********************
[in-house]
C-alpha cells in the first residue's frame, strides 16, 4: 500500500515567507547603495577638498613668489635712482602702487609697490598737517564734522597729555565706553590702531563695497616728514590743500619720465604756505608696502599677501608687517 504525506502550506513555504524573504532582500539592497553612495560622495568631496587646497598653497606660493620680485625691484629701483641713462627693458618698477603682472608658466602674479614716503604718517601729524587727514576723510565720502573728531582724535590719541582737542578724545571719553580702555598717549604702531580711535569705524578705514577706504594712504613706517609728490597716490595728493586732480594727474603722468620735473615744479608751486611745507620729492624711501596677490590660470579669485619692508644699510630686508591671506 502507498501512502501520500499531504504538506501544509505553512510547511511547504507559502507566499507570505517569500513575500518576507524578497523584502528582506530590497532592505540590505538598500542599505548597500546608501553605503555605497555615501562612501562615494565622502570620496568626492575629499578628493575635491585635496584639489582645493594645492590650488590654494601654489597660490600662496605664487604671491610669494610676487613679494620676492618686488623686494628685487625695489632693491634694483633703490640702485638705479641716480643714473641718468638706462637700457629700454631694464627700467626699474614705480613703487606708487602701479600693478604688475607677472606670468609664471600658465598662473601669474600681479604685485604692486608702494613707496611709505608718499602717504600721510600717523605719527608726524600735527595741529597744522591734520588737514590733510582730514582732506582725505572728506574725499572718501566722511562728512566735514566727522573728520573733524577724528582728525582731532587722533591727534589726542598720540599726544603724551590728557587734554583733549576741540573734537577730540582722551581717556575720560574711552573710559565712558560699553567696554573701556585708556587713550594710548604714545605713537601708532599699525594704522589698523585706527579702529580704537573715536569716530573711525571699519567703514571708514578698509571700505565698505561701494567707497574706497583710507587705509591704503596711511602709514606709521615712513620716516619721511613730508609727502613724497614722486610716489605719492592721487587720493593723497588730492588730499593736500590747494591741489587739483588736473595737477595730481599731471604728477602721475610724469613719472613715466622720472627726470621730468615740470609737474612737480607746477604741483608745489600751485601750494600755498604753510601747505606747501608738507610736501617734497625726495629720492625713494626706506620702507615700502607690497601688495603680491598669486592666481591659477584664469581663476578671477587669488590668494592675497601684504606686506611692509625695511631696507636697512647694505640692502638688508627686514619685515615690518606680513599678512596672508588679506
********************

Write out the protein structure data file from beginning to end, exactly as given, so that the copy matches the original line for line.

[in-house]
C-alpha cells in the first residue's frame, strides 16, 4: 500500500515567507547603495577638498613668489635712482602702487609697490598737517564734522597729555565706553590702531563695497616728514590743500619720465604756505608696502599677501608687517 504525506502550506513555504524573504532582500539592497553612495560622495568631496587646497598653497606660493620680485625691484629701483641713462627693458618698477603682472608658466602674479614716503604718517601729524587727514576723510565720502573728531582724535590719541582737542578724545571719553580702555598717549604702531580711535569705524578705514577706504594712504613706517609728490597716490595728493586732480594727474603722468620735473615744479608751486611745507620729492624711501596677490590660470579669485619692508644699510630686508591671506 502507498501512502501520500499531504504538506501544509505553512510547511511547504507559502507566499507570505517569500513575500518576507524578497523584502528582506530590497532592505540590505538598500542599505548597500546608501553605503555605497555615501562612501562615494565622502570620496568626492575629499578628493575635491585635496584639489582645493594645492590650488590654494601654489597660490600662496605664487604671491610669494610676487613679494620676492618686488623686494628685487625695489632693491634694483633703490640702485638705479641716480643714473641718468638706462637700457629700454631694464627700467626699474614705480613703487606708487602701479600693478604688475607677472606670468609664471600658465598662473601669474600681479604685485604692486608702494613707496611709505608718499602717504600721510600717523605719527608726524600735527595741529597744522591734520588737514590733510582730514582732506582725505572728506574725499572718501566722511562728512566735514566727522573728520573733524577724528582728525582731532587722533591727534589726542598720540599726544603724551590728557587734554583733549576741540573734537577730540582722551581717556575720560574711552573710559565712558560699553567696554573701556585708556587713550594710548604714545605713537601708532599699525594704522589698523585706527579702529580704537573715536569716530573711525571699519567703514571708514578698509571700505565698505561701494567707497574706497583710507587705509591704503596711511602709514606709521615712513620716516619721511613730508609727502613724497614722486610716489605719492592721487587720493593723497588730492588730499593736500590747494591741489587739483588736473595737477595730481599731471604728477602721475610724469613719472613715466622720472627726470621730468615740470609737474612737480607746477604741483608745489600751485601750494600755498604753510601747505606747501608738507610736501617734497625726495629720492625713494626706506620702507615700502607690497601688495603680491598669486592666481591659477584664469581663476578671477587669488590668494592675497601684504606686506611692509625695511631696507636697512647694505640692502638688508627686514619685515615690518606680513599678512596672508588679506